Do CPAP Machines Really Cure Sleep Apnea?

First of all you have to understand what a Sleep Disorder is as a medical condition.

Over 30 million people in the United States alone have some sort of Sleep Disorder or Sleep Apnea. Millions of people have trouble with their wind pipes actually closing up when they sleep at night. This comes from the muscles in the throat partially constricting or completely closing up.

Studies show there are several different types, but the two more common forms are known as Obstructive and Central. These two common forms have different problems associated with each condition. Best CPAP Mask For Side Sleepers 

“Obstructive Sleep Apnea” deals with a physical obstruction which prevents natural breathing, usually this is caused by involuntary relaxation of the throat muscles. It can also be caused by another physical obstruction such as large tonsils, or enlarged Adenoids due to an infection. “Central Sleep Apnea” is when the respiratory center of the brain fails to send out correct signals which control breathing.

It’s quite possible that people can have both “Obstructive and Central” disorders, this is known as “Complex Sleep Apnea” and should be tested immediately from a Doctor, as this can be a serious condition. When a person stops breathing or has (apnea), it causes the blood oxygen levels to drop slowly until it gets low enough to wake the person up until he or she will start breathing again. For men over 65 years of age, Apnea is more common, especially if you have heart disease, atrial fibrillation, or suffered from stroke.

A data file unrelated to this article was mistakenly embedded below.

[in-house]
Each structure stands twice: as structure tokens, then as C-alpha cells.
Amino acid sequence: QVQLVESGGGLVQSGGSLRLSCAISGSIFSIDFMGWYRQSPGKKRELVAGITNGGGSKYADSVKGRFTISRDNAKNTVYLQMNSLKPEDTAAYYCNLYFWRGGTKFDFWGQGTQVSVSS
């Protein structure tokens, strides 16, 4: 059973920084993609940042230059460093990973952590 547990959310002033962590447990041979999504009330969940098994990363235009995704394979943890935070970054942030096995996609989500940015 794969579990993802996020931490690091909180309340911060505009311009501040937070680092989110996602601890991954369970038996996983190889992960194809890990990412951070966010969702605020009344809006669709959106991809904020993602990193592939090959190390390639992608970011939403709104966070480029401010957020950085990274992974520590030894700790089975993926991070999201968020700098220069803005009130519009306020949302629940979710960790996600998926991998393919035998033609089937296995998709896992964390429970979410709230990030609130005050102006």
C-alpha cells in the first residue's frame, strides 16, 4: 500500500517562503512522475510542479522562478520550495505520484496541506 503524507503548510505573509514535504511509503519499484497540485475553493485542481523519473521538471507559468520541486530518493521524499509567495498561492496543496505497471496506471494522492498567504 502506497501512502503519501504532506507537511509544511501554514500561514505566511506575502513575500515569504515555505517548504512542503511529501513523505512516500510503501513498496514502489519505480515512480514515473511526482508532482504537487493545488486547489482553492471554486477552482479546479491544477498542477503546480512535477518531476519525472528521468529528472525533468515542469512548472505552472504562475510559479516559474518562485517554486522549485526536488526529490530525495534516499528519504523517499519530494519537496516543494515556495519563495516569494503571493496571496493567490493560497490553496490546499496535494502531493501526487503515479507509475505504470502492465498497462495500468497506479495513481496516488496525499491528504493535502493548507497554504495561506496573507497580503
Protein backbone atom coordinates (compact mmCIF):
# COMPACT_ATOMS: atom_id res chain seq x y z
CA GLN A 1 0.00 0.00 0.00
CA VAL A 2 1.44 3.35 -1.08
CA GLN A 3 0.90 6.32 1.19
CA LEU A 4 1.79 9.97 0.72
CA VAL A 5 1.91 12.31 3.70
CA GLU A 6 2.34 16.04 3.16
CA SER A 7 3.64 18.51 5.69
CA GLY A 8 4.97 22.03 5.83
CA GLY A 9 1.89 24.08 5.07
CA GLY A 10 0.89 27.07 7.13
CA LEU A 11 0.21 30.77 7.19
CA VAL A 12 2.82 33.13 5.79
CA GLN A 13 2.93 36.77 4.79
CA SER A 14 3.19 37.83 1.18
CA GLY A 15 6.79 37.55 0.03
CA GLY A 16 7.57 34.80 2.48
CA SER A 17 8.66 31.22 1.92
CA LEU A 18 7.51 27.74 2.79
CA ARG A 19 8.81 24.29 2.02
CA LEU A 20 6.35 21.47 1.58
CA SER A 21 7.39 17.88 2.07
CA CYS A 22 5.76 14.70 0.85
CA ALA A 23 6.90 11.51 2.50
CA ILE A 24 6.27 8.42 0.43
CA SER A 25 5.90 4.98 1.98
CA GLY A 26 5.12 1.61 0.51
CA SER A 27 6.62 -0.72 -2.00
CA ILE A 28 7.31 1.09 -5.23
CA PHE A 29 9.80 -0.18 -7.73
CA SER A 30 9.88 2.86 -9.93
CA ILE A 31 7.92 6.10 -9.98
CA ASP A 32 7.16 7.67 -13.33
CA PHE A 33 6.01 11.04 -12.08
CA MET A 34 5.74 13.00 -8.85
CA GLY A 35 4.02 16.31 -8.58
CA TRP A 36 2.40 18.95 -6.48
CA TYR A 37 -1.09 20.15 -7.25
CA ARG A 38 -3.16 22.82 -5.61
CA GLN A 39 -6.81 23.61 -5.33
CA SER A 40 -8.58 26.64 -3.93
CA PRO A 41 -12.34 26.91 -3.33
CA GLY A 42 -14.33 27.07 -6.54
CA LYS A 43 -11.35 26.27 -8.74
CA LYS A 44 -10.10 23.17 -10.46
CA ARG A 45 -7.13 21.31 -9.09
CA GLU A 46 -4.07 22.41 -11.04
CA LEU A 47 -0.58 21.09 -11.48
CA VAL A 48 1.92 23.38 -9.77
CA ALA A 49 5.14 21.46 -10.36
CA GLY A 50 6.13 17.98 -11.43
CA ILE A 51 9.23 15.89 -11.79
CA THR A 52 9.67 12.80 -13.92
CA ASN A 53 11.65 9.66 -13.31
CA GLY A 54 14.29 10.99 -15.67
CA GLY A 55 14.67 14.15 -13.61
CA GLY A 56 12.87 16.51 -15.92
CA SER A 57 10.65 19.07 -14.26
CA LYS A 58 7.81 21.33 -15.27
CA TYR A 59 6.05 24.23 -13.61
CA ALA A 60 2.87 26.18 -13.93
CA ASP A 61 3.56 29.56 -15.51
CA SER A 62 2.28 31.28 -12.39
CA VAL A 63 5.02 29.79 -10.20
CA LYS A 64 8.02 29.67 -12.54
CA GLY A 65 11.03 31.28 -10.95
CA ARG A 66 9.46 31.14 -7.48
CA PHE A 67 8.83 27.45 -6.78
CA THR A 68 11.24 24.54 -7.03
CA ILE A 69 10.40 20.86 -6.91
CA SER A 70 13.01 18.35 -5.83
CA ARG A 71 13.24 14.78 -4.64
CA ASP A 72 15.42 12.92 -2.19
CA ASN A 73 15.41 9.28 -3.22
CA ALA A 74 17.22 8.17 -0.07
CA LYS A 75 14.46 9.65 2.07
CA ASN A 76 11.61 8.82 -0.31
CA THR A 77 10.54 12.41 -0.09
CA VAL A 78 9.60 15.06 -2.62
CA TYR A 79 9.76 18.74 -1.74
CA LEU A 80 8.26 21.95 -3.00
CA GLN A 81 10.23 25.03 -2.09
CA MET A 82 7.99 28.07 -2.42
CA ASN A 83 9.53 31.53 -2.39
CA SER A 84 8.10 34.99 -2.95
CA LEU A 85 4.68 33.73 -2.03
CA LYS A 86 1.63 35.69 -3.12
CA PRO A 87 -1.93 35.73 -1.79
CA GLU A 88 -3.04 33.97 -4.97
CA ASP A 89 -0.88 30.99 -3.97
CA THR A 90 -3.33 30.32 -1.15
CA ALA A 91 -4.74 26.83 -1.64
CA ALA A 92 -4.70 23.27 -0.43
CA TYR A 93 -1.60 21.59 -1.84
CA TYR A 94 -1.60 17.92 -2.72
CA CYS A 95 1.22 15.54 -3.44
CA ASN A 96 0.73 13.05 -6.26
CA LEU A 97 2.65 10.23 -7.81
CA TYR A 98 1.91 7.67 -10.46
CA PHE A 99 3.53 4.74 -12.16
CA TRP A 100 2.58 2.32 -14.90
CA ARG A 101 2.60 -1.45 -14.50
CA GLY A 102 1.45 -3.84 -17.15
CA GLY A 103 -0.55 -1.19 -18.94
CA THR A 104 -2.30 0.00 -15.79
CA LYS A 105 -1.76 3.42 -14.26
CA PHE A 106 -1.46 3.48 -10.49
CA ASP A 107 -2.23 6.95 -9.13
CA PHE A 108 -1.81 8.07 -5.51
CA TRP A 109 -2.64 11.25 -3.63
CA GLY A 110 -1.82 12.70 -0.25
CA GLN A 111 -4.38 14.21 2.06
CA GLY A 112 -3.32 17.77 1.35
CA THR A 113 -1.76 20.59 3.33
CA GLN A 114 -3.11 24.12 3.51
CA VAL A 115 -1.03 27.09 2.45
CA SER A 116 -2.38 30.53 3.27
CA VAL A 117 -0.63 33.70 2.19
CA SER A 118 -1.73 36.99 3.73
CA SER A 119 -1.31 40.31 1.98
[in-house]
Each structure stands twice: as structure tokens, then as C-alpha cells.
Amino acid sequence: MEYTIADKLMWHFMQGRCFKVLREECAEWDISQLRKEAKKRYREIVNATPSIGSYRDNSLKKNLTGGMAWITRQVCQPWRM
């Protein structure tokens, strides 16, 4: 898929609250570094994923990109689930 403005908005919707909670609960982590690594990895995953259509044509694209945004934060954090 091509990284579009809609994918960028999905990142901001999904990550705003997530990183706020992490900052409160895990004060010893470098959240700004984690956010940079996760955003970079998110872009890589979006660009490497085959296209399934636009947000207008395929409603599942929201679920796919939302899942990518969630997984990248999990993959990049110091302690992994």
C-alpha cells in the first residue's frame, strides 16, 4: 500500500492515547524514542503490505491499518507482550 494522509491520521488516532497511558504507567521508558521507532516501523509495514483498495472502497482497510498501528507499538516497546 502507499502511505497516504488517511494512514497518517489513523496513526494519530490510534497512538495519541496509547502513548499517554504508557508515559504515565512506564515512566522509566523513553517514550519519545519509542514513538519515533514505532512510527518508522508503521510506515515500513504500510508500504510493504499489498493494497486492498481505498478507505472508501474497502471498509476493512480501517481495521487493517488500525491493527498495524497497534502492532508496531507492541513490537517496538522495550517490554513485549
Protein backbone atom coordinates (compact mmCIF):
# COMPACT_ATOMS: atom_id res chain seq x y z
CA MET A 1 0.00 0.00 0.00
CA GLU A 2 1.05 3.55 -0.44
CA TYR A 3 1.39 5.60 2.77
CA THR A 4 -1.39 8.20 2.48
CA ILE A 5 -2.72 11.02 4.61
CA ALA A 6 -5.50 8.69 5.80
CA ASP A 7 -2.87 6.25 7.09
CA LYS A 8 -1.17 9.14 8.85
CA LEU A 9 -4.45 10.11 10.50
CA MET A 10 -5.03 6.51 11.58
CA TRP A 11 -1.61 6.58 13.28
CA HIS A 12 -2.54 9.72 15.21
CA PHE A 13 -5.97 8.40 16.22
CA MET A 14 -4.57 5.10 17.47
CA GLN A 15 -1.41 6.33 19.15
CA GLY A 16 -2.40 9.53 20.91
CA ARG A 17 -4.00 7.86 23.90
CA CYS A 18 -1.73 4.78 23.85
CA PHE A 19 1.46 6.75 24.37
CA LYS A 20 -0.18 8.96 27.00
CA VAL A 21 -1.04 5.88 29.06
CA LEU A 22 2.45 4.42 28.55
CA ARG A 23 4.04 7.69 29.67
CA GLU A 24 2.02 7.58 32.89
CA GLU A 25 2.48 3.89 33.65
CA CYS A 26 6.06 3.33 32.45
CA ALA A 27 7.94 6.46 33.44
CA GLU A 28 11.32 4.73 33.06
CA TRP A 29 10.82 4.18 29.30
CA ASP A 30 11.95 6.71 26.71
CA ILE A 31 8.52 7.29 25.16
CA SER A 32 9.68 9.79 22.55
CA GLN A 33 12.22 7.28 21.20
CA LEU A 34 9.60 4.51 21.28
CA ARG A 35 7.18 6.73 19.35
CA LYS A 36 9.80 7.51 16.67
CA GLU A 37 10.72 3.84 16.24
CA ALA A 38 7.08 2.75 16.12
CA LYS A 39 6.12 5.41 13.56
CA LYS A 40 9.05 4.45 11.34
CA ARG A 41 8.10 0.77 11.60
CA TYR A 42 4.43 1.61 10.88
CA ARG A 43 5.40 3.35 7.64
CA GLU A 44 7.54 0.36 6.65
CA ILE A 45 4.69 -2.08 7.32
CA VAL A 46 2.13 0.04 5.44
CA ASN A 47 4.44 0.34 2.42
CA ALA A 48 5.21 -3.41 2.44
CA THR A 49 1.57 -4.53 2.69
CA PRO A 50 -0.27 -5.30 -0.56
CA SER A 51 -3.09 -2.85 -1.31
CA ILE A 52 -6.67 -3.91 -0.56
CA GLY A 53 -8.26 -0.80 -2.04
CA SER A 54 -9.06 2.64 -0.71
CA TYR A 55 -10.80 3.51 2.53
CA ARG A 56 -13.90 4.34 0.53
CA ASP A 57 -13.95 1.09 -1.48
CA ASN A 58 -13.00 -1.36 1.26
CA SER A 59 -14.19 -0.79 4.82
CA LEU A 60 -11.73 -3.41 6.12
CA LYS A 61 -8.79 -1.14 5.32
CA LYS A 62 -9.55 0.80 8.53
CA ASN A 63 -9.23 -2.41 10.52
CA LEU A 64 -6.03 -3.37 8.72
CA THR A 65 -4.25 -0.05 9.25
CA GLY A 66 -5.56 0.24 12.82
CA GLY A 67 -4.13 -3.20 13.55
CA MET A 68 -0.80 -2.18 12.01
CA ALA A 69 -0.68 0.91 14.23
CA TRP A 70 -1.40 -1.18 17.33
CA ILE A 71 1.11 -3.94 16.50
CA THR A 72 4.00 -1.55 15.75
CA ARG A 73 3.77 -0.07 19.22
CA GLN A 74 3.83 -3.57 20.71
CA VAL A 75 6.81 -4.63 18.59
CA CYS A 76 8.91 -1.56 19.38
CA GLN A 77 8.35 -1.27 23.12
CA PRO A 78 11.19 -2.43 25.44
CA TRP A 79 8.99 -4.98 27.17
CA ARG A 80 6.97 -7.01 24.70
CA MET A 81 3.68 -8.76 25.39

In moderate and heavy “Apnea” sufferers, these episodes can happen hundreds of times throughout the night and in many cases the person will never wake up completely or even know this is happening. Only their partner may see it or recognize its happening.

Common Symptoms Include:

You may feel overly tired in the mornings like you’ve never had a deep night sleep. Or, sometimes it may be your partner who notices you have erratic breathing or have stopped breathing and wake up gasping or choking. Other symptoms include unusual day time sleepiness, sore throat, dry mouth, and an inability to stay sleeping throughout the night coupled with loud snoring and tossing and turning.

Serious Associated Risks

Apnea can be hereditary by nature and can be passed on through genes. Although more commonly seen in men, it effects millions of women as well. Both children and adults suffer from it, but it is more prevalent as a person gets older. Obesity does play a role in sleep Apnea, however, thinner people also deal with the problem everyday. Smoking, alcohol, and sedative types of medications may contribute to the condition, as well as inherited physical traits like narrow airways, large tonsils and adenoids, or malformed palates.